Ok, it`s not an article but it`s what I can tell you from the top off my head, in the musical side of things:
Roger: some of his trademarks were demonstrated right from the start:
- Both Modern Times and Loser have very few chords and most of them are major. Check most of Roger`s future work from Tenement Funster to the Electric Fire album and you`ll note he still did that
- Sections over just one chord. Future examples: Surrender, Pressure On, Nazis (so-so)
- One bridge (Happiness, Invisible Man, I`m In Love with My Car, Days Of Our Lives...)
- Riff-driven parts (Fight From The Inside, Man On Fire...)
Brian also started the way he always was: a person of contrasts. Note that from the early days he wrote both ballads (e.g. White Queen) and hard-rock (e.g. Son & Daughter).
In general terms his compositions were based upon simple chords and structures, adorned with great ear-pleasing harmonies. And that was kept from the beginning to the end, from Smile days to Another World.
Some more specific trademarks from him were also incorporated later, such as:
- Pedal bass (KYA, Doin` All Right, later on Hammer to Fall, Las Palabras De Amor, Leaving Home, Teo Toriatte....)
- Canon (KYA, Son And Daughter live, later on Prophet`s Song, Brighton Rock, Now I`m Here...)
- Pentatonic melodies (KYA, later on Dragon Attack, Tie Your mother Down, We Will Rock You...)
Freddie started off as a heavy metal songwriter. He composed more in guitar (e.g. Liar, Ogre Battle) so the songs were harmonically simpler; still he managed to "break the rules" and put weird chords and stuff.
Still it was at the piano where he could achieve his full potential, and songs like My Fairy King or Fairy Feller`s Master Stroke had a very clever harmony indeed.
In those years Mercury specialised in a-cyclic song-froms and very long melodies: Liar, Ogre Battle, Great King Rat, Fairy Feller`s Masterstroke, The March Of The Black Queen. For example, in the last one, after "he`ll bring a little love" there`s a small instrumental connector, and before you know it the key is now Am instead of F. Those kind of "transparent" modulations were what he kept using in the future, for example in Bo Rhap.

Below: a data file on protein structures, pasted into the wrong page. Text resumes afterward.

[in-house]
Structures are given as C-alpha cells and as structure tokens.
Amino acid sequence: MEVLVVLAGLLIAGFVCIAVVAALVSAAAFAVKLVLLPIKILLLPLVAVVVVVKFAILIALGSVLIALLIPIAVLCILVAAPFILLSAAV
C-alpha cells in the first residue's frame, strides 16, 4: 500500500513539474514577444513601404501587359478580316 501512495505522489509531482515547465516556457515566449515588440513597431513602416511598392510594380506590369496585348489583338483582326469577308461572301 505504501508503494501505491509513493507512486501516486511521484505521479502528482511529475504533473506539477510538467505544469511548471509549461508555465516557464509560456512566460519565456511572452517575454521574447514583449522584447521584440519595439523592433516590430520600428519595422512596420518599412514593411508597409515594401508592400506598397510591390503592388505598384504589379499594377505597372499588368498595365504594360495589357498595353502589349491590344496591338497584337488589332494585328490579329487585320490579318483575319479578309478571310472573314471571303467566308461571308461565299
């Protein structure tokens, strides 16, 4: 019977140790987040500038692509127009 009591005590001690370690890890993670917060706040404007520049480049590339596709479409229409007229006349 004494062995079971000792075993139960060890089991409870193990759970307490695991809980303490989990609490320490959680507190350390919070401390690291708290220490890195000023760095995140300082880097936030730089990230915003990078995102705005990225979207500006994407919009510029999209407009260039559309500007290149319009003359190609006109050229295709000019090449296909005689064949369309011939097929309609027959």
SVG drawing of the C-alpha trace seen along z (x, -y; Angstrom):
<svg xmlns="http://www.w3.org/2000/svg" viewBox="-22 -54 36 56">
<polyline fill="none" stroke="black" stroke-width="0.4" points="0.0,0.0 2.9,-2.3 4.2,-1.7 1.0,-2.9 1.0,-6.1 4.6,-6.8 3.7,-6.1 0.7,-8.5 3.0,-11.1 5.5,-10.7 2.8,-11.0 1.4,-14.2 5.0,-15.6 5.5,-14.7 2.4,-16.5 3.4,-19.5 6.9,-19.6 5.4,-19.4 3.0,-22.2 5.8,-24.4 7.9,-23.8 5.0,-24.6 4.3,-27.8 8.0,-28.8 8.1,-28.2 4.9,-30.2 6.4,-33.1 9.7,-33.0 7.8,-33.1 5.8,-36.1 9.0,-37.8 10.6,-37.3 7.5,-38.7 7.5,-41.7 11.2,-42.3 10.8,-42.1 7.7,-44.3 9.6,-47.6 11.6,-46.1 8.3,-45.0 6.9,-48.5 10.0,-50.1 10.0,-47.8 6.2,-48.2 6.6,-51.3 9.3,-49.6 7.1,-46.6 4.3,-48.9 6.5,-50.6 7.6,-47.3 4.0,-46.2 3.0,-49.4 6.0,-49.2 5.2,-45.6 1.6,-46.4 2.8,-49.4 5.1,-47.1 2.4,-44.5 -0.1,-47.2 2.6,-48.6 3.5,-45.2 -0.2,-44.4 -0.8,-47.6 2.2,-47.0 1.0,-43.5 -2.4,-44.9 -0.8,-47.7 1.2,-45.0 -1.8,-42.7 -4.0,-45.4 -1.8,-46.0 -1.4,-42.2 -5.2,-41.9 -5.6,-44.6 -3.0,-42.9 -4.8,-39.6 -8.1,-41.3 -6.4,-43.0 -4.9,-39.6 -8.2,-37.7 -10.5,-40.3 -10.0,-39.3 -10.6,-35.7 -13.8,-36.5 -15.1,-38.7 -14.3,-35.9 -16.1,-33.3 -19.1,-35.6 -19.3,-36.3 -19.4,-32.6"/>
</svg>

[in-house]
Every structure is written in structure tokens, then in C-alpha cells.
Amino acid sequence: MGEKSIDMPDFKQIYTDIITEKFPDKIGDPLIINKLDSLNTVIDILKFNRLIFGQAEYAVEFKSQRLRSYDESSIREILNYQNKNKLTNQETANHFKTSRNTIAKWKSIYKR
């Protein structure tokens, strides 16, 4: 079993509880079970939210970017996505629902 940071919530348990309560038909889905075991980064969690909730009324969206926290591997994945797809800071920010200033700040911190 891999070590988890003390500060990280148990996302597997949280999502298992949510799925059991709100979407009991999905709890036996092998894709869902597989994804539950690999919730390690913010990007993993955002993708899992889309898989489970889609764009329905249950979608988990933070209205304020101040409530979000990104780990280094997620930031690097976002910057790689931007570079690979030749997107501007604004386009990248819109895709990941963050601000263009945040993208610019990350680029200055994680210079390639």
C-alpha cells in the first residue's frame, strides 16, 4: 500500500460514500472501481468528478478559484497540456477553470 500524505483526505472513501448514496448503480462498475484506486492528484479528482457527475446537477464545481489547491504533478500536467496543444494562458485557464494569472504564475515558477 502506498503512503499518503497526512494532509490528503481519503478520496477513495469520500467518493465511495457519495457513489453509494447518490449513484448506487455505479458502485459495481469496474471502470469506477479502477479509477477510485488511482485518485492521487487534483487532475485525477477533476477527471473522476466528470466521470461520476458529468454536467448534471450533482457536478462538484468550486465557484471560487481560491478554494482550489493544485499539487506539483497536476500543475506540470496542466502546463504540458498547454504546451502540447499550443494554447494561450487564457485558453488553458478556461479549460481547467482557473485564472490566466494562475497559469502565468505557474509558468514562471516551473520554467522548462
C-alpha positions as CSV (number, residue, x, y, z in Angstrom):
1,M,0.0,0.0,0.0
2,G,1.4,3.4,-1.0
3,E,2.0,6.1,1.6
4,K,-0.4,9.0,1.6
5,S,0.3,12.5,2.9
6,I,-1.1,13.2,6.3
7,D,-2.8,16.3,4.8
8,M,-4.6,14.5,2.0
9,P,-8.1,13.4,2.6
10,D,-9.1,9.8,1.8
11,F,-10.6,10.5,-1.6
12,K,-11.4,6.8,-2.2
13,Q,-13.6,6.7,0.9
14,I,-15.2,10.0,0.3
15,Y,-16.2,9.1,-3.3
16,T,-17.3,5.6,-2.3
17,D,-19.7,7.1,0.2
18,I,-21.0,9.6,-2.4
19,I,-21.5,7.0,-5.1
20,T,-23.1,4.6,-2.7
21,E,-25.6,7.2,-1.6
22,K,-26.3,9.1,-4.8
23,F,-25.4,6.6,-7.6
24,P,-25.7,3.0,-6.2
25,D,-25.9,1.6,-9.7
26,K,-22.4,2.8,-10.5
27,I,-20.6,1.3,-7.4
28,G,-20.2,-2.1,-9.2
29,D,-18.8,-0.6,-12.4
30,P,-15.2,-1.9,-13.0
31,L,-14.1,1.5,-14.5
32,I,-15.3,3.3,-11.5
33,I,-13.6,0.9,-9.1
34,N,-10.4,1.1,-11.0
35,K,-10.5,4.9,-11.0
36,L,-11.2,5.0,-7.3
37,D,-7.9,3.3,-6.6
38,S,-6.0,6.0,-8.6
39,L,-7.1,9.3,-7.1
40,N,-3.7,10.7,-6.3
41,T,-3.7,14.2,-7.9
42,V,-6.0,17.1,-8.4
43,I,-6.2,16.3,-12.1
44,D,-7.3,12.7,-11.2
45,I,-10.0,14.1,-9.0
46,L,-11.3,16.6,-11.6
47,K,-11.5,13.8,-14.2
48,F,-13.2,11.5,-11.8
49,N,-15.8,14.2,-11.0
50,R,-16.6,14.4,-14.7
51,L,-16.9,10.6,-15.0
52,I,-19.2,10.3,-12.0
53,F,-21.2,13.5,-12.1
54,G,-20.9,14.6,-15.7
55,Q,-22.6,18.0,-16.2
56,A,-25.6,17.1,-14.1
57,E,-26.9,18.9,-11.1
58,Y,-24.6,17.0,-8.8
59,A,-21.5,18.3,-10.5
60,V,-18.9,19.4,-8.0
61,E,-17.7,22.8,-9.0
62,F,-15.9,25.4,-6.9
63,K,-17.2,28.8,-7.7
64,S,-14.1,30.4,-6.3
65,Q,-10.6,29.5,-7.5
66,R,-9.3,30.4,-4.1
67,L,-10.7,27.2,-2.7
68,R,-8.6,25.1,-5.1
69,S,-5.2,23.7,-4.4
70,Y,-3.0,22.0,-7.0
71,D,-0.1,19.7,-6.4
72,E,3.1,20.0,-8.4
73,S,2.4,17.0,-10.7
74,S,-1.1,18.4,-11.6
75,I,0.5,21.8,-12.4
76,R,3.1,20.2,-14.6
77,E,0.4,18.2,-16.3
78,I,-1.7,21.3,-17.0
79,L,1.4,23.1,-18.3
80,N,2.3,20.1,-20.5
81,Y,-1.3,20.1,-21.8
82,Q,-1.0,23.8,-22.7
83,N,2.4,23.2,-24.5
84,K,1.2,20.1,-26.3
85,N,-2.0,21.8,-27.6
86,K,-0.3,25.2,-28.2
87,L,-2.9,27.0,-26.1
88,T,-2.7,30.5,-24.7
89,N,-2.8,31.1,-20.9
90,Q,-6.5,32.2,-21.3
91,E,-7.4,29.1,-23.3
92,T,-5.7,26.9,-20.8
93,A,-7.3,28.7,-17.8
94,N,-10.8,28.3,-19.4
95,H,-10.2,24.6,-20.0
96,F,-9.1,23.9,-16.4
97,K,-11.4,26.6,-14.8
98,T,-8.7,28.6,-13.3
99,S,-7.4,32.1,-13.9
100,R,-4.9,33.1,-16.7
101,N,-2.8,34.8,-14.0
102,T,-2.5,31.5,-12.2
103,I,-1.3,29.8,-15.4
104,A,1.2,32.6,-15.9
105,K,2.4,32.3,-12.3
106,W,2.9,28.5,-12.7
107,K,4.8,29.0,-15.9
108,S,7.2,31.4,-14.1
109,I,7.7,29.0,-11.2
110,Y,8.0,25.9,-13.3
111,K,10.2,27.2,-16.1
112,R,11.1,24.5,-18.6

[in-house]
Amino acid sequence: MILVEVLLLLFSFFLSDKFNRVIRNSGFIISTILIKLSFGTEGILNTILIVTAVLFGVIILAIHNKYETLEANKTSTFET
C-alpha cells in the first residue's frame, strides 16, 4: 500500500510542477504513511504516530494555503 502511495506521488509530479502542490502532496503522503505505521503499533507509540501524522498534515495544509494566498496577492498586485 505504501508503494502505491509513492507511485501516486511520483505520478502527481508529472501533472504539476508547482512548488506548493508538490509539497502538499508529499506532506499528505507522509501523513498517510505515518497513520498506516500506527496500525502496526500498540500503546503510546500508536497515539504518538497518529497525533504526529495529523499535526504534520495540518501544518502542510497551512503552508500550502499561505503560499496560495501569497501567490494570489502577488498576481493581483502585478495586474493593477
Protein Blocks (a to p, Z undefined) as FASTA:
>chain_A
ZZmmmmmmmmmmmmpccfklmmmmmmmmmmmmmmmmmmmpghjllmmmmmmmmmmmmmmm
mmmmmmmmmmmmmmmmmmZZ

Probably the song he learned the most from was Seven Seas, in the matter that as well as being very clever in harmony, melody and form, he managed to keep it "pop" enough to be a hit. And that was his specialty: `We Are the champions` or `Bicycle` are very dense tracks that somehow are "easy to get" and earpleasing, not overwhelming.
An interesting trademark from him is the I>V>vi progression, he used it first in the second album (Masterstroke & Black Queen), then he kept using it for most of the songs he wrote in the piano (BoRhap, champions, Lily, Friends will Be Friends, It`s A Hard Life....)
He also used some variants of the flamenco cadence (which is not only used in flamenco), in Liar and Great King Rat. Futurely Fred would use more variants of that in It`s A Hard Life, Barcelona, Fallen Priest, Bijou, Was It All Worth It, and of course, Innuendo.
There`s much more, but either I don`t remember right now, or I don`t know at all, or I don`t want to get more boring, at least for now :)
John hated HS. Fred's fave singer was not PR. Roger didn't compose 'Innuendo.' Witness testimonies are often inaccurate. Scotland's not in England. 'Bo Rhap' hasn't got 180 voices.